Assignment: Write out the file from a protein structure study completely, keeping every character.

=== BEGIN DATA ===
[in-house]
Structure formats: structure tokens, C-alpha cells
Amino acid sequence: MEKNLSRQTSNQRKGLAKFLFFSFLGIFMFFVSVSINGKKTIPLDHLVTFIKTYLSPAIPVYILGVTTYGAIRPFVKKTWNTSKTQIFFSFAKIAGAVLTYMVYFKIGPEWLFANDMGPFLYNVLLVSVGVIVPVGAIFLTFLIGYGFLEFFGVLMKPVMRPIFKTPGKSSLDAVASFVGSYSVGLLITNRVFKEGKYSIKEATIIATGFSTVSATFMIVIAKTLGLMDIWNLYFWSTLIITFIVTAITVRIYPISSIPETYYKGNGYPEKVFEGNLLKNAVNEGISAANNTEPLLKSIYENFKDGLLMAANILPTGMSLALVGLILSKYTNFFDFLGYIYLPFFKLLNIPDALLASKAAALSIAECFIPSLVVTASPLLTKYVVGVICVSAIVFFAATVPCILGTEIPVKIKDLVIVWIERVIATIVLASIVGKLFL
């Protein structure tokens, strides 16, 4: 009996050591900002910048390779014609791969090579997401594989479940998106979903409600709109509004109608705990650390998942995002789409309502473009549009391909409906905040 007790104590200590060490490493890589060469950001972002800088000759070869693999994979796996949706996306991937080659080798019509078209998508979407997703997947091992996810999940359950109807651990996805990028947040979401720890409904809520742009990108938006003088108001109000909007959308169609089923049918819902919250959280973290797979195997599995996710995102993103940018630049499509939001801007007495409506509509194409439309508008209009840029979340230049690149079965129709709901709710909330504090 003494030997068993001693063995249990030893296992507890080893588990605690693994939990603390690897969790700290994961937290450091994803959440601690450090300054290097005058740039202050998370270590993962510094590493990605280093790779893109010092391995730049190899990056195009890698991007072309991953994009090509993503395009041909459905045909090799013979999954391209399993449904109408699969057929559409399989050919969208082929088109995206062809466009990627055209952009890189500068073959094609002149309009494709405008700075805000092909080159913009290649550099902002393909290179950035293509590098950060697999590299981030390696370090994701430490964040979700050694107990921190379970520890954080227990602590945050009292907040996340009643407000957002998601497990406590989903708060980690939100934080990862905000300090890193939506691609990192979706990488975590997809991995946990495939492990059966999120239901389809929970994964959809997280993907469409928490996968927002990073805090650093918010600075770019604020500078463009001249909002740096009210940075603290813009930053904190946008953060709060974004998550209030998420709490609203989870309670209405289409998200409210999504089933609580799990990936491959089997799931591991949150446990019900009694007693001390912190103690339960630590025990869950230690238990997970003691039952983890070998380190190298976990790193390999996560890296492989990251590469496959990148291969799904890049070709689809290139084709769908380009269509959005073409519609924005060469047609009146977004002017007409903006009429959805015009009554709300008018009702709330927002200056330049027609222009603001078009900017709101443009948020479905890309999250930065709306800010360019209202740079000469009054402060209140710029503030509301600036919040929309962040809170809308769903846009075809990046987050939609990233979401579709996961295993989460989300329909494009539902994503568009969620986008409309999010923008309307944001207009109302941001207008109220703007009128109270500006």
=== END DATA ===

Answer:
[in-house]
Structure formats: structure tokens, C-alpha cells
Amino acid sequence: MEKNLSRQTSNQRKGLAKFLFFSFLGIFMFFVSVSINGKKTIPLDHLVTFIKTYLSPAIPVYILGVTTYGAIRPFVKKTWNTSKTQIFFSFAKIAGAVLTYMVYFKIGPEWLFANDMGPFLYNVLLVSVGVIVPVGAIFLTFLIGYGFLEFFGVLMKPVMRPIFKTPGKSSLDAVASFVGSYSVGLLITNRVFKEGKYSIKEATIIATGFSTVSATFMIVIAKTLGLMDIWNLYFWSTLIITFIVTAITVRIYPISSIPETYYKGNGYPEKVFEGNLLKNAVNEGISAANNTEPLLKSIYENFKDGLLMAANILPTGMSLALVGLILSKYTNFFDFLGYIYLPFFKLLNIPDALLASKAAALSIAECFIPSLVVTASPLLTKYVVGVICVSAIVFFAATVPCILGTEIPVKIKDLVIVWIERVIATIVLASIVGKLFL
């Protein structure tokens, strides 16, 4: 009996050591900002910048390779014609791969090579997401594989479940998106979903409600709109509004109608705990650390998942995002789409309502473009549009391909409906905040 007790104590200590060490490493890589060469950001972002800088000759070869693999994979796996949706996306991937080659080798019509078209998508979407997703997947091992996810999940359950109807651990996805990028947040979401720890409904809520742009990108938006003088108001109000909007959308169609089923049918819902919250959280973290797979195997599995996710995102993103940018630049499509939001801007007495409506509509194409439309508008209009840029979340230049690149079965129709709901709710909330504090 003494030997068993001693063995249990030893296992507890080893588990605690693994939990603390690897969790700290994961937290450091994803959440601690450090300054290097005058740039202050998370270590993962510094590493990605280093790779893109010092391995730049190899990056195009890698991007072309991953994009090509993503395009041909459905045909090799013979999954391209399993449904109408699969057929559409399989050919969208082929088109995206062809466009990627055209952009890189500068073959094609002149309009494709405008700075805000092909080159913009290649550099902002393909290179950035293509590098950060697999590299981030390696370090994701430490964040979700050694107990921190379970520890954080227990602590945050009292907040996340009643407000957002998601497990406590989903708060980690939100934080990862905000300090890193939506691609990192979706990488975590997809991995946990495939492990059966999120239901389809929970994964959809997280993907469409928490996968927002990073805090650093918010600075770019604020500078463009001249909002740096009210940075603290813009930053904190946008953060709060974004998550209030998420709490609203989870309670209405289409998200409210999504089933609580799990990936491959089997799931591991949150446990019900009694007693001390912190103690339960630590025990869950230690238990997970003691039952983890070998380190190298976990790193390999996560890296492989990251590469496959990148291969799904890049070709689809290139084709769908380009269509959005073409519609924005060469047609009146977004002017007409903006009429959805015009009554709300008018009702709330927002200056330049027609222009603001078009900017709101443009948020479905890309999250930065709306800010360019209202740079000469009054402060209140710029503030509301600036919040929309962040809170809308769903846009075809990046987050939609990233979401579709996961295993989460989300329909494009539902994503568009969620986008409309999010923008309307944001207009109302941001207008109220703007009128109270500006």